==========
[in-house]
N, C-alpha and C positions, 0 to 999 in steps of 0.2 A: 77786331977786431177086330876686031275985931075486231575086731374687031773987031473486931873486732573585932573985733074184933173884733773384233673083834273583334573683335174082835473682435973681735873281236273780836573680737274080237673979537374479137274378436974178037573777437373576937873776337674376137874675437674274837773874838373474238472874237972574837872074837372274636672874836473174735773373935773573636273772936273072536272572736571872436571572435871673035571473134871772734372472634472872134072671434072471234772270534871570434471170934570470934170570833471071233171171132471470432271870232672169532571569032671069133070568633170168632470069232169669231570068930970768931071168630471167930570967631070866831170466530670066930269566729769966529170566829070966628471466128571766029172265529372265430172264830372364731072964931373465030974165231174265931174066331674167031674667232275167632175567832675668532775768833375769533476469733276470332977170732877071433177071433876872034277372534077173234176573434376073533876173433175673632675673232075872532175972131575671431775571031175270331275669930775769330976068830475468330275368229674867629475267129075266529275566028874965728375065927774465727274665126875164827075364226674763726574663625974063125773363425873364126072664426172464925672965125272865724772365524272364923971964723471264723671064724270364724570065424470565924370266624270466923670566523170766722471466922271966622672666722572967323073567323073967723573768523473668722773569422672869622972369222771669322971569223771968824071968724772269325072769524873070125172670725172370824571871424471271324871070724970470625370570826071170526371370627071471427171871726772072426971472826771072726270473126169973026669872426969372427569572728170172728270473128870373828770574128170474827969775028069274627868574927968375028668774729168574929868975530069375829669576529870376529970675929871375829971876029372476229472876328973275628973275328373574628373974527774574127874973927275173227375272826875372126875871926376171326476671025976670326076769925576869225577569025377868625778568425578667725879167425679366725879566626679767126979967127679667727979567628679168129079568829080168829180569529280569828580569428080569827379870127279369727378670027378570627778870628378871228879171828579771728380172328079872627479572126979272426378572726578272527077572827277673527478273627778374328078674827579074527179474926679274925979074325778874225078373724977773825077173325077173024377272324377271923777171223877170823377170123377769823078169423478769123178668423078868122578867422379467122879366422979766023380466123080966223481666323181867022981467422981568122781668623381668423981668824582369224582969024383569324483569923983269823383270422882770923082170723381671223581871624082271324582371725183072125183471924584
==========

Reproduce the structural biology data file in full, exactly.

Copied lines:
[in-house]
N, C-alpha and C positions, 0 to 999 in steps of 0.2 A: 77786331977786431177086330876686031275985931075486231575086731374687031773987031473486931873486732573585932573985733074184933173884733773384233673083834273583334573683335174082835473682435973681735873281236273780836573680737274080237673979537374479137274378436974178037573777437373576937873776337674376137874675437674274837773874838373474238472874237972574837872074837372274636672874836473174735773373935773573636273772936273072536272572736571872436571572435871673035571473134871772734372472634472872134072671434072471234772270534871570434471170934570470934170570833471071233171171132471470432271870232672169532571569032671069133070568633170168632470069232169669231570068930970768931071168630471167930570967631070866831170466530670066930269566729769966529170566829070966628471466128571766029172265529372265430172264830372364731072964931373465030974165231174265931174066331674167031674667232275167632175567832675668532775768833375769533476469733276470332977170732877071433177071433876872034277372534077173234176573434376073533876173433175673632675673232075872532175972131575671431775571031175270331275669930775769330976068830475468330275368229674867629475267129075266529275566028874965728375065927774465727274665126875164827075364226674763726574663625974063125773363425873364126072664426172464925672965125272865724772365524272364923971964723471264723671064724270364724570065424470565924370266624270466923670566523170766722471466922271966622672666722572967323073567323073967723573768523473668722773569422672869622972369222771669322971569223771968824071968724772269325072769524873070125172670725172370824571871424471271324871070724970470625370570826071170526371370627071471427171871726772072426971472826771072726270473126169973026669872426969372427569572728170172728270473128870373828770574128170474827969775028069274627868574927968375028668774729168574929868975530069375829669576529870376529970675929871375829971876029372476229472876328973275628973275328373574628373974527774574127874973927275173227375272826875372126875871926376171326476671025976670326076769925576869225577569025377868625778568425578667725879167425679366725879566626679767126979967127679667727979567628679168129079568829080168829180569529280569828580569428080569827379870127279369727378670027378570627778870628378871228879171828579771728380172328079872627479572126979272426378572726578272527077572827277673527478273627778374328078674827579074527179474926679274925979074325778874225078373724977773825077173325077173024377272324377271923777171223877170823377170123377769823078169423478769123178668423078868122578867422379467122879366422979766023380466123080966223481666323181867022981467422981568122781668623381668423981668824582369224582969024383569324483569923983269823383270422882770923082170723381671223581871624082271324582371725183072125183471924584